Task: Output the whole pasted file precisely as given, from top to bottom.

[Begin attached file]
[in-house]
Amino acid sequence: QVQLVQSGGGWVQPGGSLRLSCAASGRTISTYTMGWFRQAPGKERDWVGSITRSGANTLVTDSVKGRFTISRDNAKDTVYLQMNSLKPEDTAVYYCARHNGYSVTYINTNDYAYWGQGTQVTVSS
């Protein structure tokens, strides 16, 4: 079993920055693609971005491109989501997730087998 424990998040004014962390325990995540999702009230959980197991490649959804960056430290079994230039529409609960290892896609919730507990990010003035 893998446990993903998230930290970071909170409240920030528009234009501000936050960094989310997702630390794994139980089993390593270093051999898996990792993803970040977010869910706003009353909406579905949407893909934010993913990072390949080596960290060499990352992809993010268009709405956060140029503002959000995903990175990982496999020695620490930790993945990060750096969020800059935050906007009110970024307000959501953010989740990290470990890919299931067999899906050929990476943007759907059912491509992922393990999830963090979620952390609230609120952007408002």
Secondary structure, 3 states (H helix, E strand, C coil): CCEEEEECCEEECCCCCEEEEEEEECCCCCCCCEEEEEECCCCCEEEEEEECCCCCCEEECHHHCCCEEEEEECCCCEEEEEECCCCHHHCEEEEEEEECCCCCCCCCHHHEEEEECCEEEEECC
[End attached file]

[in-house]
Amino acid sequence: QVQLVQSGGGWVQPGGSLRLSCAASGRTISTYTMGWFRQAPGKERDWVGSITRSGANTLVTDSVKGRFTISRDNAKDTVYLQMNSLKPEDTAVYYCARHNGYSVTYINTNDYAYWGQGTQVTVSS
């Protein structure tokens, strides 16, 4: 079993920055693609971005491109989501997730087998 424990998040004014962390325990995540999702009230959980197991490649959804960056430290079994230039529409609960290892896609919730507990990010003035 893998446990993903998230930290970071909170409240920030528009234009501000936050960094989310997702630390794994139980089993390593270093051999898996990792993803970040977010869910706003009353909406579905949407893909934010993913990072390949080596960290060499990352992809993010268009709405956060140029503002959000995903990175990982496999020695620490930790993945990060750096969020800059935050906007009110970024307000959501953010989740990290470990890919299931067999899906050929990476943007759907059912491509992922393990999830963090979620952390609230609120952007408002």
Secondary structure, 3 states (H helix, E strand, C coil): CCEEEEECCEEECCCCCEEEEEEEECCCCCCCCEEEEEECCCCCEEEEEEECCCCCCEEECHHHCCCEEEEEECCCCEEEEEECCCCHHHCEEEEEEEECCCCCCCCCHHHEEEEECCEEEEECC